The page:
Investing in community land trusts

The Abolish NYC Tax Lien Sale Coalition proposes a community land trust model as an alternative to the tax lien sale. Under this model, the coalition says homeowners would first be given the opportunity to go into a payment plan to pay off their debt, then be offered the opportunity to put their property in a community-run land trust. The proposed model emphasizes homeowners being able to stay in their homes at each step of the process.

Members of the Abolish NYC Tax Lien Sale Coalition rally in front of the home of East New York resident Marcus Tarver. Photo: Christopher Edwards for BK Reader.

“The whole idea of our model is to give people the support they need to make their payments to get out of debt. Then in the worst-case scenario, to always stay in their home,” Anousheh said.

Last fall, a 12-member task force was created to explore alternatives to the sale, but with no agreement made, it went on as planned in December.

Ack, who was a member of the task force, said ultimately it was a failure for not reaching consensus on a different way for the City to collect the taxes, “besides threatening to take people’s properties from them.”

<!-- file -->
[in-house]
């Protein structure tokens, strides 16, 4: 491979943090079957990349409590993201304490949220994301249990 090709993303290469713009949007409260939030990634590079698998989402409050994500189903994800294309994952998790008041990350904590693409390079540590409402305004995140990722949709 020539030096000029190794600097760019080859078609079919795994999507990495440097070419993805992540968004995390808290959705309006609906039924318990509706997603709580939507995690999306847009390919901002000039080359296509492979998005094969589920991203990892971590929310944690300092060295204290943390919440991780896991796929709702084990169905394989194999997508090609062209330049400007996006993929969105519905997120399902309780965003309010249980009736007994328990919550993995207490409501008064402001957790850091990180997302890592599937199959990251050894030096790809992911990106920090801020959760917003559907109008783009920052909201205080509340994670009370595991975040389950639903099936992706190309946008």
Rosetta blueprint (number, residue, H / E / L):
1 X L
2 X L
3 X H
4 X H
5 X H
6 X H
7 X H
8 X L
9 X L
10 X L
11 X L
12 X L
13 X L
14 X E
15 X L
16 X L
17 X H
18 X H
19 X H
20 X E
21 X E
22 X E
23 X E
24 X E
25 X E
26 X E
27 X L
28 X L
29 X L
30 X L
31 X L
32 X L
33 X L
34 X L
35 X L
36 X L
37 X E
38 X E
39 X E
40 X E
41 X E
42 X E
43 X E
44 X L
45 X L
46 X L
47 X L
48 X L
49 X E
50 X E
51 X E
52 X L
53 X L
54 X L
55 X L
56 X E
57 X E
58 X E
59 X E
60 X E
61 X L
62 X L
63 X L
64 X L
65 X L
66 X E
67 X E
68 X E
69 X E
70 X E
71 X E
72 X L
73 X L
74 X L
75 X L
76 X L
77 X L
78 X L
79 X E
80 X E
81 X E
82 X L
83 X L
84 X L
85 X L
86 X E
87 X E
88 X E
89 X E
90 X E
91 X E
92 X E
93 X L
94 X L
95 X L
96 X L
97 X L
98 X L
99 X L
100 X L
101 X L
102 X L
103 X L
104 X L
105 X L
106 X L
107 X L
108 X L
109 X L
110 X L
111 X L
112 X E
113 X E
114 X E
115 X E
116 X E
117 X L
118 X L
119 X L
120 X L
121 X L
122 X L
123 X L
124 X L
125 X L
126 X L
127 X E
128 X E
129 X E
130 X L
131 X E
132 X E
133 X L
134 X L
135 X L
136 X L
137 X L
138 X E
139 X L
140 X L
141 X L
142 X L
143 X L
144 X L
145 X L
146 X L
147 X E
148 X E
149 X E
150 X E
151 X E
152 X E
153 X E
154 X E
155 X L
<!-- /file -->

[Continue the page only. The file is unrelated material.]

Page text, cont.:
“The only thing we ask is that the City work with us. Work with us on our alternative.”

Activists rally to abolish the NYC Tax Lien Sale. Photo: Christopher Edwards for BK Reader.

Is the end near?

On Feb. 28,  the legislation allowing for the sale will expire, effectively putting an end to it, but leaving room for new legislation to be introduced if no alternative is found.

“The fact is that the tax lien sale is a racial justice issue, particularly for Black homeowners in this area,” newly-elected Councilmember Sandy Nurse said.

“There's no reason that this needs to be renewed. There are plenty of recommendations that came from the Tax Lien Sale Task Force. And many of them were investing in community land trusts.”

Jessica Franco speaks at a rally to abolish the NYC Tax Lien Sale. Photo: Christopher Edwards for BK Reader.

Mayor Eric Adams publicly supported an end to the sale during his campaign last year, in his 2021 Housing Plan he states: “there is enough evidence that the annual lien sale has not been a just or an effective debt collection program. A real recovery is not balanced on the backs of the generational wealth in Black and Brown communities.”

But with the expiration date fast approaching, there is still uncertainty at City Hall on the future of the sale.

In a statement to BK Reader, a spokesperson for City Hall said: “Mayor Adams believes the City should explore alternatives to the current lien sale that ensure the city can continue collecting its debts while helping homeowners — particularly Black and Brown homeowners who have been disproportionately impacted by the pandemic — retain ownership.” 

The Department of Finance declined to comment.

The Abolish NYC Tax Lien Sale Coalition is planning another rally at City Hall on Feb. 28.